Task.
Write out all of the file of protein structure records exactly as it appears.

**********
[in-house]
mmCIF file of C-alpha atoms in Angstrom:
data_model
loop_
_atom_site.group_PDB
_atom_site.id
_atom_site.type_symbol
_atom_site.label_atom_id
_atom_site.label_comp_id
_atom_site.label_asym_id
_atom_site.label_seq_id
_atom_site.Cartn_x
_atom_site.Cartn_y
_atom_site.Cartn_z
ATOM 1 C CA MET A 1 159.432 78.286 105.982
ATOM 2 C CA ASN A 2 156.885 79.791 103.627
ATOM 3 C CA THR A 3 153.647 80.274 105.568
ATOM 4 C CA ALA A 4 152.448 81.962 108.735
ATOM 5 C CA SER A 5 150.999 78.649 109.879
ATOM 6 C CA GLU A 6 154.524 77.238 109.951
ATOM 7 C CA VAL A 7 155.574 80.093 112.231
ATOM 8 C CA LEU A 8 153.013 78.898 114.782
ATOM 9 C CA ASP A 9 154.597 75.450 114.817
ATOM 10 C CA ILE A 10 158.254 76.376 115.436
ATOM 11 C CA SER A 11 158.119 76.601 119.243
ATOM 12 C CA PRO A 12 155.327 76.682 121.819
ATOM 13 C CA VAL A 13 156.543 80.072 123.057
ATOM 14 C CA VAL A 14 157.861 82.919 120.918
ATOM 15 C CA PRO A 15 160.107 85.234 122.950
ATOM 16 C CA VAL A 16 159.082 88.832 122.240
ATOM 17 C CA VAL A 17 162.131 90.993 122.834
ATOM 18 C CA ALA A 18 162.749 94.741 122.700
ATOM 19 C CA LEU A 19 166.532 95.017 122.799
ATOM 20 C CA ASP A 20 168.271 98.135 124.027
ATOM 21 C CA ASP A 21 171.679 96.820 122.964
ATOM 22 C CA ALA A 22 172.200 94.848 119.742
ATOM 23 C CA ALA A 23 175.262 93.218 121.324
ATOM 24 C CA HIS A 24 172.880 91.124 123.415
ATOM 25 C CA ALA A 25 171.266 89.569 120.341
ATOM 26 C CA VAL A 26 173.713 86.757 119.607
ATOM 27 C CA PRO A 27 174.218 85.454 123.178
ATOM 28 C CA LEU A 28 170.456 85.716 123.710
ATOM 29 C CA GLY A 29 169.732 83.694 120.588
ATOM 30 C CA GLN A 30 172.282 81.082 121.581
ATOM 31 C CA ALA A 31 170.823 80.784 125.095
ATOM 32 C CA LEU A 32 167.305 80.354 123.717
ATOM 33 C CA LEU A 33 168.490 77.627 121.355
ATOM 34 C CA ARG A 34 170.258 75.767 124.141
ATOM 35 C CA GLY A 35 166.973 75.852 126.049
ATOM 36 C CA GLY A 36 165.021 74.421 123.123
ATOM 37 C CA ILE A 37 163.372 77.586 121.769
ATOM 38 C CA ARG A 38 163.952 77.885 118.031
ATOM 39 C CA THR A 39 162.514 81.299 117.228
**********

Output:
[in-house]
mmCIF file of C-alpha atoms in Angstrom:
data_model
loop_
_atom_site.group_PDB
_atom_site.id
_atom_site.type_symbol
_atom_site.label_atom_id
_atom_site.label_comp_id
_atom_site.label_asym_id
_atom_site.label_seq_id
_atom_site.Cartn_x
_atom_site.Cartn_y
_atom_site.Cartn_z
ATOM 1 C CA MET A 1 159.432 78.286 105.982
ATOM 2 C CA ASN A 2 156.885 79.791 103.627
ATOM 3 C CA THR A 3 153.647 80.274 105.568
ATOM 4 C CA ALA A 4 152.448 81.962 108.735
ATOM 5 C CA SER A 5 150.999 78.649 109.879
ATOM 6 C CA GLU A 6 154.524 77.238 109.951
ATOM 7 C CA VAL A 7 155.574 80.093 112.231
ATOM 8 C CA LEU A 8 153.013 78.898 114.782
ATOM 9 C CA ASP A 9 154.597 75.450 114.817
ATOM 10 C CA ILE A 10 158.254 76.376 115.436
ATOM 11 C CA SER A 11 158.119 76.601 119.243
ATOM 12 C CA PRO A 12 155.327 76.682 121.819
ATOM 13 C CA VAL A 13 156.543 80.072 123.057
ATOM 14 C CA VAL A 14 157.861 82.919 120.918
ATOM 15 C CA PRO A 15 160.107 85.234 122.950
ATOM 16 C CA VAL A 16 159.082 88.832 122.240
ATOM 17 C CA VAL A 17 162.131 90.993 122.834
ATOM 18 C CA ALA A 18 162.749 94.741 122.700
ATOM 19 C CA LEU A 19 166.532 95.017 122.799
ATOM 20 C CA ASP A 20 168.271 98.135 124.027
ATOM 21 C CA ASP A 21 171.679 96.820 122.964
ATOM 22 C CA ALA A 22 172.200 94.848 119.742
ATOM 23 C CA ALA A 23 175.262 93.218 121.324
ATOM 24 C CA HIS A 24 172.880 91.124 123.415
ATOM 25 C CA ALA A 25 171.266 89.569 120.341
ATOM 26 C CA VAL A 26 173.713 86.757 119.607
ATOM 27 C CA PRO A 27 174.218 85.454 123.178
ATOM 28 C CA LEU A 28 170.456 85.716 123.710
ATOM 29 C CA GLY A 29 169.732 83.694 120.588
ATOM 30 C CA GLN A 30 172.282 81.082 121.581
ATOM 31 C CA ALA A 31 170.823 80.784 125.095
ATOM 32 C CA LEU A 32 167.305 80.354 123.717
ATOM 33 C CA LEU A 33 168.490 77.627 121.355
ATOM 34 C CA ARG A 34 170.258 75.767 124.141
ATOM 35 C CA GLY A 35 166.973 75.852 126.049
ATOM 36 C CA GLY A 36 165.021 74.421 123.123
ATOM 37 C CA ILE A 37 163.372 77.586 121.769
ATOM 38 C CA ARG A 38 163.952 77.885 118.031
ATOM 39 C CA THR A 39 162.514 81.299 117.228